Initially, it was uncommon to see Th2-type, response-associated neutrophils, Lavoie says. At that time neutrophils were not considered an important part of the asthmatic response in people. "But during the past 10 years that has changed, where today there's a lot of interest regarding the role of neutrophils in asthma. Our grant work was to try to understand how Th2-type cytokines could activate neutrophils."
His studies have shown that, using recombinant proteins, "if we make equine IL-4 and expose them to neutrophils, it activates the neutrophils," says Lavoie. "Also, if you expose endothelial cells from the pulmonary artery of horses to IL-4, they'll produce cytokines, mediators that are chemotactic factors to neutrophils. We and others have done a large body of studies showing that Th2-type cytokines contribute to not only attracting neutrophils within the airways, but also activating them."
Robinson says RAO is different from human asthma, which tends to diminish as people age. "There is no 'childhood' heaves, i.e., young foals getting heaves. It's a disease of older horses; 8 to 10 years old is the common age of onset."
Lavoie agrees, adding, "We do see young horses, even weanlings, coughing, but it's rare to see foals with RAO. The process of airway remodeling, the changes in the lung architecture, including increases in smooth muscle surrounding the airways, probably takes years to occur."
A critical portion of Lavoie's research involves the physical changes that take place within the lungs of horses with heaves—a buildup (which gets more severe over time) of smooth muscle surrounding the airway tissue. Eventually, a lot of these horses are euthanized because they're difficult to manage.
"We think the reason they become increasingly severe is because of the changes occurring within the lungs surrounding the airways, as is true in human asthma," Lavoie says. "We reported that horses with heaves have two to three times more smooth muscle surrounding the airways than age-matched control healthy horses. The more muscle present, the more likely the contraction is going to be. The lumen of the airways is reduced in diameter, therefore air is not moving freely through the airway. And with the increased smooth muscle, there's increased contraction of the airway, making breathing even more difficult."
In further research, Lavoie studied airway remodeling, taking lung biopsy samples from deceased horses and from horses with heaves over time (a few months or years). In the live horses with severe cases of heaves, they documented the same thing they saw in the necropsied samples.
Lavoie tried to reverse this increase in smooth muscle remodeling. His team studied a group of horses with heaves—half were pastured on pelleted feed for a year and the other half were treated with inhaled corticosteroids for a year. Initially, the horses treated with corticosteroids were stabled. After six months they continued the treatment and put them on pasture. They measured smooth muscle surrounding the airways before the treatment, at six months and again at a year. Mathilde Leclere, DMV, a graduate student in Lavoie's lab, showed there's a decrease in the amount of smooth muscle surrounding the airway after treatment with inhaled corticosteroids, but they were very far from reversing it even after a year. The researchers also showed if they kept horses with heaves stabled for a few weeks, smooth muscle mass didn't change, since remodeling is inherently a very gradual process.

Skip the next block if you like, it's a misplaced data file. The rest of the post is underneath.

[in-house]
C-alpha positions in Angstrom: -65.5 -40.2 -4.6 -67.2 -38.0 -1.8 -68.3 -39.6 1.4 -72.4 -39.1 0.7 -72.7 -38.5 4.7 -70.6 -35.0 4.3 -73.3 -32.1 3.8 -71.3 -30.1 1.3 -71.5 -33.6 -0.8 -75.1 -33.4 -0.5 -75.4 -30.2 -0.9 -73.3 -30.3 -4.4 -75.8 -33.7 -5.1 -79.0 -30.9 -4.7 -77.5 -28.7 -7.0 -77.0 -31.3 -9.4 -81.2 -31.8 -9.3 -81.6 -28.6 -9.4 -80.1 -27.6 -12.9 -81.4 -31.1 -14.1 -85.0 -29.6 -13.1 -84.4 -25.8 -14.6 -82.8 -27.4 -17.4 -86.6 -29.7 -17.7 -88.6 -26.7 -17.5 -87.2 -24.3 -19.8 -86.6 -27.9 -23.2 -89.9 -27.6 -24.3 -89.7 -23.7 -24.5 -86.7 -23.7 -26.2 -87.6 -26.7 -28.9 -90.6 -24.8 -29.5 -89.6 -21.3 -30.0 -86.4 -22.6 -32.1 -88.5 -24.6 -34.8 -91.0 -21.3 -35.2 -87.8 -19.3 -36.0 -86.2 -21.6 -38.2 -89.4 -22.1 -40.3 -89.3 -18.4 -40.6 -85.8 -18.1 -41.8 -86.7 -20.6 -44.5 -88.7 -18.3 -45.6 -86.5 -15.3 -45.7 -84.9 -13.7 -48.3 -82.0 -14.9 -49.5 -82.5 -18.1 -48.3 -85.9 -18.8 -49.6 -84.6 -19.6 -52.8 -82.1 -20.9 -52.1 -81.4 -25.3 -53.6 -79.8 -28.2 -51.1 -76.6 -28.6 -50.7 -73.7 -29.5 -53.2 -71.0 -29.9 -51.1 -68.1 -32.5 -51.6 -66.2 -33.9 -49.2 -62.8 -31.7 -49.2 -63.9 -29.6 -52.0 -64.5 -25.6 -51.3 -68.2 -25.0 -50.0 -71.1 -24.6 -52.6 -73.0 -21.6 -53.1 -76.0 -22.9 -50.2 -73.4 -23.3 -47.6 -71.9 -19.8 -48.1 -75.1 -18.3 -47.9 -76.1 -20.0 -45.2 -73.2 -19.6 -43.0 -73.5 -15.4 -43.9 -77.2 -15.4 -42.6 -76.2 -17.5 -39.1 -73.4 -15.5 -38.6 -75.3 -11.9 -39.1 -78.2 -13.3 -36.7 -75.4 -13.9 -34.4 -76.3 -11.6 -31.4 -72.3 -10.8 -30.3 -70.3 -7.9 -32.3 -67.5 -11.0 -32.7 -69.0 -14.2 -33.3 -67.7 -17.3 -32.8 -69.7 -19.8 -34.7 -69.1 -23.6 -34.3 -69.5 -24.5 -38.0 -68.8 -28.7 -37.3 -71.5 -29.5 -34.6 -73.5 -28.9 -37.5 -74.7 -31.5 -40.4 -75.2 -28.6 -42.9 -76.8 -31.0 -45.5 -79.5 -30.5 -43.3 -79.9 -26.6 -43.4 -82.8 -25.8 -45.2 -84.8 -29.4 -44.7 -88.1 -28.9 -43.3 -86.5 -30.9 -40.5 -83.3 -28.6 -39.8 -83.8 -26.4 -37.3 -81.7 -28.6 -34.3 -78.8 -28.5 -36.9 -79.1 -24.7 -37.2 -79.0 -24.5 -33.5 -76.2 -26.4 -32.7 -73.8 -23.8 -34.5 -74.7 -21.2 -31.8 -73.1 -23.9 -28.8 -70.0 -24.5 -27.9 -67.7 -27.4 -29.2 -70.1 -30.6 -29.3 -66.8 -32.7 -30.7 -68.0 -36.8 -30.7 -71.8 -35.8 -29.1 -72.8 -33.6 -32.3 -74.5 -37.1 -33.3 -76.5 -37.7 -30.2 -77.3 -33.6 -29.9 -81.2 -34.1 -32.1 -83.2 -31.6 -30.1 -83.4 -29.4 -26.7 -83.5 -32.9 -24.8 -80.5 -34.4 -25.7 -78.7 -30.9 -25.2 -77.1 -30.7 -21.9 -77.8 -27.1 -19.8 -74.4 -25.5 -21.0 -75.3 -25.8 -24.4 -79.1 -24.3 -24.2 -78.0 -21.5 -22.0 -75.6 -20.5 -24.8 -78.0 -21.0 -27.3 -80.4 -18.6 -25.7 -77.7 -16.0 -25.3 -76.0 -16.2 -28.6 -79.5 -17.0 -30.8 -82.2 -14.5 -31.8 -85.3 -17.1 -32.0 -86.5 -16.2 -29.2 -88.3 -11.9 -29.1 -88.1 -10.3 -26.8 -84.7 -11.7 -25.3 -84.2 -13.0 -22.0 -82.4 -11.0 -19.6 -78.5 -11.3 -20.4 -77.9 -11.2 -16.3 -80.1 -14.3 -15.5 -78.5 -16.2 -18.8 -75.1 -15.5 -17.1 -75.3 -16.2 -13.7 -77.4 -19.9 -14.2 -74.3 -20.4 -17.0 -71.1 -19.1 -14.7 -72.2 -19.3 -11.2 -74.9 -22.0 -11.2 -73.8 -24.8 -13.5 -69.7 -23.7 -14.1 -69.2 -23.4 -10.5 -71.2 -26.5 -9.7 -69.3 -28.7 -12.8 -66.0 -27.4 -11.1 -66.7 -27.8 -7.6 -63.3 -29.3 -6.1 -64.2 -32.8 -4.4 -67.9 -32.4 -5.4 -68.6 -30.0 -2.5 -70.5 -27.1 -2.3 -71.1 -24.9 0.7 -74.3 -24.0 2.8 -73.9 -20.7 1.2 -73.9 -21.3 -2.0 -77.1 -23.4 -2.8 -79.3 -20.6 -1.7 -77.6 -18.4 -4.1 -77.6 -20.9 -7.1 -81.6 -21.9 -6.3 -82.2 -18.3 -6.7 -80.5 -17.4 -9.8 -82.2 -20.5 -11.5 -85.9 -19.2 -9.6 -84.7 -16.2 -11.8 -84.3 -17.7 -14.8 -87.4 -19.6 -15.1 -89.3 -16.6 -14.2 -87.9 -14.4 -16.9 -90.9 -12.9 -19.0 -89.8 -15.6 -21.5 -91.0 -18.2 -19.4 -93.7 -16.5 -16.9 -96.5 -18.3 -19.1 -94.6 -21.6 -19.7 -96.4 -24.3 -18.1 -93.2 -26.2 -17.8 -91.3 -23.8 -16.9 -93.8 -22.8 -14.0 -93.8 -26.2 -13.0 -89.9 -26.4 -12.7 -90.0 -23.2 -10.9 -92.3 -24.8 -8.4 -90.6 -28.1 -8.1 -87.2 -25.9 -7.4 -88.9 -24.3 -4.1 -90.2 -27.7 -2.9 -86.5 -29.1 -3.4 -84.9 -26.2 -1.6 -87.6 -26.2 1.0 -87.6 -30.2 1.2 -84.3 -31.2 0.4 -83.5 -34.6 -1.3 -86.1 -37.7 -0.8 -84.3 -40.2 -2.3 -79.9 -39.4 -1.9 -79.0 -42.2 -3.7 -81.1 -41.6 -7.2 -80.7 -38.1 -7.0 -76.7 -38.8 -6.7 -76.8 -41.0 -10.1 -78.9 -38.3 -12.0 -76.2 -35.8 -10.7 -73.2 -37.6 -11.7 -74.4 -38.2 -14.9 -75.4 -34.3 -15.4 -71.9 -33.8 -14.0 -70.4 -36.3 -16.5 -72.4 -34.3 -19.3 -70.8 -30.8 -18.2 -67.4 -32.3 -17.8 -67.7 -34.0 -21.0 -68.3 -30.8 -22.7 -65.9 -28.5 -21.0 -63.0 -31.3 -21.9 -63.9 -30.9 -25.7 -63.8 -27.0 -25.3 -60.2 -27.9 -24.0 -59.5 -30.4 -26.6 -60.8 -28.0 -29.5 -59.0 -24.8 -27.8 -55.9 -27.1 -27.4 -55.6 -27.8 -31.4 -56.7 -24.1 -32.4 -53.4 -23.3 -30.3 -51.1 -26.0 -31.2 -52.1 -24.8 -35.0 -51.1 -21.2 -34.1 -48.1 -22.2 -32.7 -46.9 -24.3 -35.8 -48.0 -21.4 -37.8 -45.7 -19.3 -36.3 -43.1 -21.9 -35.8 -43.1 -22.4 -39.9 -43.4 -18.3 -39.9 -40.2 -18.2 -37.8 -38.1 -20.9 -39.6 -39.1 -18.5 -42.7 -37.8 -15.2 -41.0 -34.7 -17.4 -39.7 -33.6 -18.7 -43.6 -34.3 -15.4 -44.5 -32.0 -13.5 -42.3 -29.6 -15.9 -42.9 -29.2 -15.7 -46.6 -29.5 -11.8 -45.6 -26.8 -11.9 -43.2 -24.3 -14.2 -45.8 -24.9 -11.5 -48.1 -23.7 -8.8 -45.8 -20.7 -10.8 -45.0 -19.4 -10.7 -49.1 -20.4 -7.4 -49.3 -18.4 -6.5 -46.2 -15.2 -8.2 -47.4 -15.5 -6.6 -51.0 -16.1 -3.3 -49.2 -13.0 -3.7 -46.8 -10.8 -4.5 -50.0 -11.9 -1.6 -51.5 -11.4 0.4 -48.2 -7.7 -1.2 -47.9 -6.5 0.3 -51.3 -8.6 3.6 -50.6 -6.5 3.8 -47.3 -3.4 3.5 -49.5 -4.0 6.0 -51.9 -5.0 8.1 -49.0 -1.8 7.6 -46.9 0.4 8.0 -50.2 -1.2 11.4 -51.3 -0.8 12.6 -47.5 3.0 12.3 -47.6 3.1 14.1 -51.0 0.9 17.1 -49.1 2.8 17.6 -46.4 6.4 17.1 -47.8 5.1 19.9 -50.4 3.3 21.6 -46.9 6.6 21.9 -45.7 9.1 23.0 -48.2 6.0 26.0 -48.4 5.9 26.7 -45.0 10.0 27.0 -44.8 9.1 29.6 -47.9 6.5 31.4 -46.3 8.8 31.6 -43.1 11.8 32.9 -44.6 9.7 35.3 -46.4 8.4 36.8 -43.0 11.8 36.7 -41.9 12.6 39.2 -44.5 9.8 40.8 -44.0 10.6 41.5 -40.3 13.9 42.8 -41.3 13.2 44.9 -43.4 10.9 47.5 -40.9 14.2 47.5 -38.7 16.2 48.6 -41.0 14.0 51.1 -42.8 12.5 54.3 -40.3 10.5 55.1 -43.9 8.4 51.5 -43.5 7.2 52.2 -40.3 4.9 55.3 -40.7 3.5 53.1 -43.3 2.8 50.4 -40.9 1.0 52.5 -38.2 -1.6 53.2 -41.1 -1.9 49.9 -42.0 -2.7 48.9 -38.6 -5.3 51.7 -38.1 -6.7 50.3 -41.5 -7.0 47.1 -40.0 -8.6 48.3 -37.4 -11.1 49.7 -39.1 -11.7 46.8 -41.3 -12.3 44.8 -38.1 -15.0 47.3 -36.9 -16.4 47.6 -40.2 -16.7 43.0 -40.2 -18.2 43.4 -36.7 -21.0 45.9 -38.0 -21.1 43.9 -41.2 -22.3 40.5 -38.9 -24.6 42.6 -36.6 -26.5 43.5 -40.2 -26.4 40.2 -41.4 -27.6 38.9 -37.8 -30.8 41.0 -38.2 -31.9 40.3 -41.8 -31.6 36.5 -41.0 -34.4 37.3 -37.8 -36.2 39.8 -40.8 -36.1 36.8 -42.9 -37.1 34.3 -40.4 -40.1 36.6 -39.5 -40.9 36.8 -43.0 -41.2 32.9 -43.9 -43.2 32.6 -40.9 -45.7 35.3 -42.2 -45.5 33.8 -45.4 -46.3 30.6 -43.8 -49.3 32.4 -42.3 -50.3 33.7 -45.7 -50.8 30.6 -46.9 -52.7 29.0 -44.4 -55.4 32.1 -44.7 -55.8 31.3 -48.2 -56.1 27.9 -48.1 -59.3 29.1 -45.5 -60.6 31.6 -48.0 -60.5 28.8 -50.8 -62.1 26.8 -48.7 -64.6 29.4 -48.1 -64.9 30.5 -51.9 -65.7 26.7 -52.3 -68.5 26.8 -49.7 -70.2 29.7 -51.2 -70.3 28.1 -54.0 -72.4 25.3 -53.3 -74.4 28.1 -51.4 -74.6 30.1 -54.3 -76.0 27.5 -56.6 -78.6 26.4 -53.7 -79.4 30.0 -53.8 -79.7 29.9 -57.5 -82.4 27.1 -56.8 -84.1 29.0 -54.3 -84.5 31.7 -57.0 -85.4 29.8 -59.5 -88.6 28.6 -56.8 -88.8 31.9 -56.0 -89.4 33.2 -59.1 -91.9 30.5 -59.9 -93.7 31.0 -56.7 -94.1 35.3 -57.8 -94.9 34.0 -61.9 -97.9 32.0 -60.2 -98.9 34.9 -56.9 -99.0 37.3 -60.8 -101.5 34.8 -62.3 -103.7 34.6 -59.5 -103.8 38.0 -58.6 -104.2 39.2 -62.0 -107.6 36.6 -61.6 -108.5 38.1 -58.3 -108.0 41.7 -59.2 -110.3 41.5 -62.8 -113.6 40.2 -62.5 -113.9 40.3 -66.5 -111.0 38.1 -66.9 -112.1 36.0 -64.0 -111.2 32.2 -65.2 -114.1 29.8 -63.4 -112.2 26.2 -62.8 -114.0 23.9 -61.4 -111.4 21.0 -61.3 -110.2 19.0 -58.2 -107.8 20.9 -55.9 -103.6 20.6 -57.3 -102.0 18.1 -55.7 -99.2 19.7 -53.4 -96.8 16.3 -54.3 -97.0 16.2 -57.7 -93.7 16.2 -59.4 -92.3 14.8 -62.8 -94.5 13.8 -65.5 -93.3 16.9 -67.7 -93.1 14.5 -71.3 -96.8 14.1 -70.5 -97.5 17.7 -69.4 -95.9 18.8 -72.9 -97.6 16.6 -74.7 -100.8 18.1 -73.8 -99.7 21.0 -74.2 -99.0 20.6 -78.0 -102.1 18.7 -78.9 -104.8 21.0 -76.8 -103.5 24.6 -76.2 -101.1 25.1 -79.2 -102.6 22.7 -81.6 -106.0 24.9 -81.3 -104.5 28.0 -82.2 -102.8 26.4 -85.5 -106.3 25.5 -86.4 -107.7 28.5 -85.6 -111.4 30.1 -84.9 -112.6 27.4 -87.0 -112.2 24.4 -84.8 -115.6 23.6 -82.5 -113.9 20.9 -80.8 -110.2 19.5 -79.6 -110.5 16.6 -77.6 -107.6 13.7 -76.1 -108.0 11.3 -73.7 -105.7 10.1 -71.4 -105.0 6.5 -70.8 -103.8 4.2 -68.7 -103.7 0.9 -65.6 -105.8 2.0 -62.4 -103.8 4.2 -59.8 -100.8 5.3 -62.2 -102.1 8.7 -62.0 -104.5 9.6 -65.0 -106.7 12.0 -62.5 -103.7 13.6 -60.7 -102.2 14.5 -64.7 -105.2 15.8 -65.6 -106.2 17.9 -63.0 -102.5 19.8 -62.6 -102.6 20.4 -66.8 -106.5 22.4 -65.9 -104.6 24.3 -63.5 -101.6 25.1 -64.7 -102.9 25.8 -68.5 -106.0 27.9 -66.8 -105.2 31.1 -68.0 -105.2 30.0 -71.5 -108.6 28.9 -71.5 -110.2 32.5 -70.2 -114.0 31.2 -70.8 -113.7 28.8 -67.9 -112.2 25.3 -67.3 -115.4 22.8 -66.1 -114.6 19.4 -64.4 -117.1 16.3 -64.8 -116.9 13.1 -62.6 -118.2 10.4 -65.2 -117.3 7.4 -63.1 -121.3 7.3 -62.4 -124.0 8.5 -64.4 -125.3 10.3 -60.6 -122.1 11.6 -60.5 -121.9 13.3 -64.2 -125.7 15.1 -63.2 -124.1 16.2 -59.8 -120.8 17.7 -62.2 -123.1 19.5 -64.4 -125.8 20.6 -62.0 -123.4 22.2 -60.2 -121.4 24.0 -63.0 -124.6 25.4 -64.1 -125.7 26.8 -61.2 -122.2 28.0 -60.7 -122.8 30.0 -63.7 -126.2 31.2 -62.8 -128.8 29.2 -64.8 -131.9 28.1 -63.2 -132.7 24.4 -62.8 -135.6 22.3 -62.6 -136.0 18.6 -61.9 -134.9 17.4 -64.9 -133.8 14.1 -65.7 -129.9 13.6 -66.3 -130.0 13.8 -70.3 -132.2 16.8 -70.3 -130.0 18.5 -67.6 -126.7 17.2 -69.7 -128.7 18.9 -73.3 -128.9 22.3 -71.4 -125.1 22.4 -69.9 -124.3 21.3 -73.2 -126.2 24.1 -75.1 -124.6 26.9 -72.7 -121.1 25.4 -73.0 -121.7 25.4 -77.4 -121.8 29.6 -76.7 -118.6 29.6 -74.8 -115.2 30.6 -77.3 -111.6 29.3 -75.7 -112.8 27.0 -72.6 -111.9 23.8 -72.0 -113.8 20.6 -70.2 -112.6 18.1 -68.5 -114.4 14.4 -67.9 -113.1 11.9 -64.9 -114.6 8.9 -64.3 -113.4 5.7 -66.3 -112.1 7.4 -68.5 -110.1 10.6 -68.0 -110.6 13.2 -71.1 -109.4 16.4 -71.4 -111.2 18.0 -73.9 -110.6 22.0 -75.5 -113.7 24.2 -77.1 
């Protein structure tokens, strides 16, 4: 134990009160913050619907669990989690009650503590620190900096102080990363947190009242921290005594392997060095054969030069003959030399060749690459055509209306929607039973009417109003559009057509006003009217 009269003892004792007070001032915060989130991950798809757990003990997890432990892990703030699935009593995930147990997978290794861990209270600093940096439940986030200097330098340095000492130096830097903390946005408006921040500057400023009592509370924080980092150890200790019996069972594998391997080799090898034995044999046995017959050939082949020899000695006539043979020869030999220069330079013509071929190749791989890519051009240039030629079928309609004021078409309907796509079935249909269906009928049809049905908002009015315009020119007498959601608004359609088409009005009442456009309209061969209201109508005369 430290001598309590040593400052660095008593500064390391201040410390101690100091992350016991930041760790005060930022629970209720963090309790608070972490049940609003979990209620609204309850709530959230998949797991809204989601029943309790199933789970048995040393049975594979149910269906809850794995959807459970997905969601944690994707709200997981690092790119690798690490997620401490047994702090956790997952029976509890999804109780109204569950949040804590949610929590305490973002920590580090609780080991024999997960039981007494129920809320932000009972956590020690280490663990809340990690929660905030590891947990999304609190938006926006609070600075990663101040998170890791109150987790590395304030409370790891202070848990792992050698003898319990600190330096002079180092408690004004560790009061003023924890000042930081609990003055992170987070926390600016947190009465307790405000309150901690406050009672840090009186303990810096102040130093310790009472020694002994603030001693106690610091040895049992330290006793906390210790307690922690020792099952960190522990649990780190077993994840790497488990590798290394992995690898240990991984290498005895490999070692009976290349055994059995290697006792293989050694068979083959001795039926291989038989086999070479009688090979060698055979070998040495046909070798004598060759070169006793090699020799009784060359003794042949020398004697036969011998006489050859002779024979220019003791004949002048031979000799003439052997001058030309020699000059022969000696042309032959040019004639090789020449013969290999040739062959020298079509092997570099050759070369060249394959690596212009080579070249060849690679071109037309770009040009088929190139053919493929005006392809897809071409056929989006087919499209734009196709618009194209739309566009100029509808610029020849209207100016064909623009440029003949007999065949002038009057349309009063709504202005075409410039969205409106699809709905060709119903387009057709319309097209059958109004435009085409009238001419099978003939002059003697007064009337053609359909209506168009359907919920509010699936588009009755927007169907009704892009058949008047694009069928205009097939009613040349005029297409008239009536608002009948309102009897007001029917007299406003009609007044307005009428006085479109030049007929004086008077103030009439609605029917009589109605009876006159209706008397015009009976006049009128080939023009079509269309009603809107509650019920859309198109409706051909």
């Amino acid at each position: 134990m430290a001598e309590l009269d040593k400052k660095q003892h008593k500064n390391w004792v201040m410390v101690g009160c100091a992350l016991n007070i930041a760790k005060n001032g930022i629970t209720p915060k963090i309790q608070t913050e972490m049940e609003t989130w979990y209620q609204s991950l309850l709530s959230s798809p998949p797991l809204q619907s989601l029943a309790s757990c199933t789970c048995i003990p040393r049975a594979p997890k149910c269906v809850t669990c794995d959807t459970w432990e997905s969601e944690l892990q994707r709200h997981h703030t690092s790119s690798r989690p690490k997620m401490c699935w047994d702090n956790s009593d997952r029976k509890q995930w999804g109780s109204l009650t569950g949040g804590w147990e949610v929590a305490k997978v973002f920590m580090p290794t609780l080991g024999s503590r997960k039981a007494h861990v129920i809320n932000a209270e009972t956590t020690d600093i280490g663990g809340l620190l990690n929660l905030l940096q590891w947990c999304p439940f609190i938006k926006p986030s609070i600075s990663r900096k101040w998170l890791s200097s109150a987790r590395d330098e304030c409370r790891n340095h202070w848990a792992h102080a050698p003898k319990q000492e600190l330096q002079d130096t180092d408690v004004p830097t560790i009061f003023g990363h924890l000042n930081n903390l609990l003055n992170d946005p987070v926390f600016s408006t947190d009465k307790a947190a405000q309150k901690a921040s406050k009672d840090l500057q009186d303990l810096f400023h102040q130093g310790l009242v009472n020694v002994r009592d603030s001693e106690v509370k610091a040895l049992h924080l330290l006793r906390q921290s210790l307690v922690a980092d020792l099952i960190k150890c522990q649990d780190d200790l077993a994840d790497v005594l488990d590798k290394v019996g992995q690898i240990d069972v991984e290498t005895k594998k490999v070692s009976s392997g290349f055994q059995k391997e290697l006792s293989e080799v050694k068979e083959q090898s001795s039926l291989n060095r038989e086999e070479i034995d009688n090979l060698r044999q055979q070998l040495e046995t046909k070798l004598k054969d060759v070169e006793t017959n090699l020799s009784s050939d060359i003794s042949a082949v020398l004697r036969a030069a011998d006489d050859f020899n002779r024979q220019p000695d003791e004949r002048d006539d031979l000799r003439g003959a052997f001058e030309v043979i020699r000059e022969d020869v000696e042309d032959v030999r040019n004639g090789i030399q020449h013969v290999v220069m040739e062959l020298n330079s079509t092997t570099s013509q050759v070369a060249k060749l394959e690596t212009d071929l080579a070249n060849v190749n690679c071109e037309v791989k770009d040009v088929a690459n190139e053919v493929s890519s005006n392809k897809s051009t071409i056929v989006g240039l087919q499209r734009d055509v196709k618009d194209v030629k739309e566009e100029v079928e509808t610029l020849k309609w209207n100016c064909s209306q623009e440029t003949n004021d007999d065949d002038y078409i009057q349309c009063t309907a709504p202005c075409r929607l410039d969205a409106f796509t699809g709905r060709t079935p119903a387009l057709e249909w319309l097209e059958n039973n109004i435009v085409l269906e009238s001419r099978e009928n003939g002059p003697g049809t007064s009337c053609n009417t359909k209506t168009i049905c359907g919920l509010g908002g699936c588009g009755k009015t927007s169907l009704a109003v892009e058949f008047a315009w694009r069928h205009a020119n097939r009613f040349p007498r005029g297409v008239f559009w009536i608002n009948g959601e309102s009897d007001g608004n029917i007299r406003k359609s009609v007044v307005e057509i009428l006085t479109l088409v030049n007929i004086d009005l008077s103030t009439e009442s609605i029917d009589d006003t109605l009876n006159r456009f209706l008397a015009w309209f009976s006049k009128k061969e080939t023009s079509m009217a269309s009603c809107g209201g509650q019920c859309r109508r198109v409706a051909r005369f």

Leclere also looked at what was responsible for the decrease in airway smooth muscle, as they hope to eventually develop targeted therapy that may allow for restoration of lung tissue to normal status, if possible.
Another Université de Montréal graduate student, Emilie Lanctot-Setlakwe, DMV, is looking at the collagen content present between the epithelium and the smooth muscle. "She found there's an increase in collagen, so there is also some fibrosis taking place in the lung tissue of horses with heaves. We're trying to determine if this is reversible or not," Lavoie says.
These studies show airway remodeling, or the change in airway architecture, takes place during a period of several years. "That's probably why we rarely see the severity of clinical signs of airway disease in young horses," Lavoie says. "Coughing may be present, though the horse lung has an incredible reserve compared with the human lung. The severe disease process takes years to develop, and we rarely see the lung damage of heaves in young horses at rest."
Attempts at control—a confluence of factors
Heaves is a chronic condition. The propensity to develop airway obstruction doesn't go away, so such horses have to be continually managed. Add to this the fact that the stable is a complex environment, and you see that there are many factors to consider.
"We know endotoxin present in hay dust plays a role in the inflammation response," says Robinson. "When trying to figure out what to do to help the affected animal, there's no point where a horse owner can decide to try to take 'this' or 'that' out of the horse's bedding or hay, because they'll never know exactly what to take out."
The horse owner, instead, needs to focus on reducing the particulate exposure. The best solution is pasturing these horses. For many horses with heaves, keeping them on pasture grass in spring and summer and in run-in sheds with pelleted food during winter can help keep them free of signs of disease—though this may not be practical for many clients.